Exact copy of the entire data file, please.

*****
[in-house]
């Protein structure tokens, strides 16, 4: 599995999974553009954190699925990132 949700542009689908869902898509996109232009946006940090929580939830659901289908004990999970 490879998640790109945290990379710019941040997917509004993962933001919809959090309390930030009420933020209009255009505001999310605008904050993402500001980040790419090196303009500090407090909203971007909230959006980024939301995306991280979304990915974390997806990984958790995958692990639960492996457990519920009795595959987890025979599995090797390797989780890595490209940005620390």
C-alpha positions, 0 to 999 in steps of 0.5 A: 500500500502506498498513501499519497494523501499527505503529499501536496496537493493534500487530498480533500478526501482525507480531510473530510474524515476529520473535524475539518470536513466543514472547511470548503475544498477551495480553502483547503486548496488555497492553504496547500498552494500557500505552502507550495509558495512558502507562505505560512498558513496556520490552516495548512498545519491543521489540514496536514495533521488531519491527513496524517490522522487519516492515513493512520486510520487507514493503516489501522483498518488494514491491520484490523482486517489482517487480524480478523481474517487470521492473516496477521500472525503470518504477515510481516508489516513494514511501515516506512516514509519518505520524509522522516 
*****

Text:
[in-house]
């Protein structure tokens, strides 16, 4: 599995999974553009954190699925990132 949700542009689908869902898509996109232009946006940090929580939830659901289908004990999970 490879998640790109945290990379710019941040997917509004993962933001919809959090309390930030009420933020209009255009505001999310605008904050993402500001980040790419090196303009500090407090909203971007909230959006980024939301995306991280979304990915974390997806990984958790995958692990639960492996457990519920009795595959987890025979599995090797390797989780890595490209940005620390």
C-alpha positions, 0 to 999 in steps of 0.5 A: 500500500502506498498513501499519497494523501499527505503529499501536496496537493493534500487530498480533500478526501482525507480531510473530510474524515476529520473535524475539518470536513466543514472547511470548503475544498477551495480553502483547503486548496488555497492553504496547500498552494500557500505552502507550495509558495512558502507562505505560512498558513496556520490552516495548512498545519491543521489540514496536514495533521488531519491527513496524517490522522487519516492515513493512520486510520487507514493503516489501522483498518488494514491491520484490523482486517489482517487480524480478523481474517487470521492473516496477521500472525503470518504477515510481516508489516513494514511501515516506512516514509519518505520524509522522516 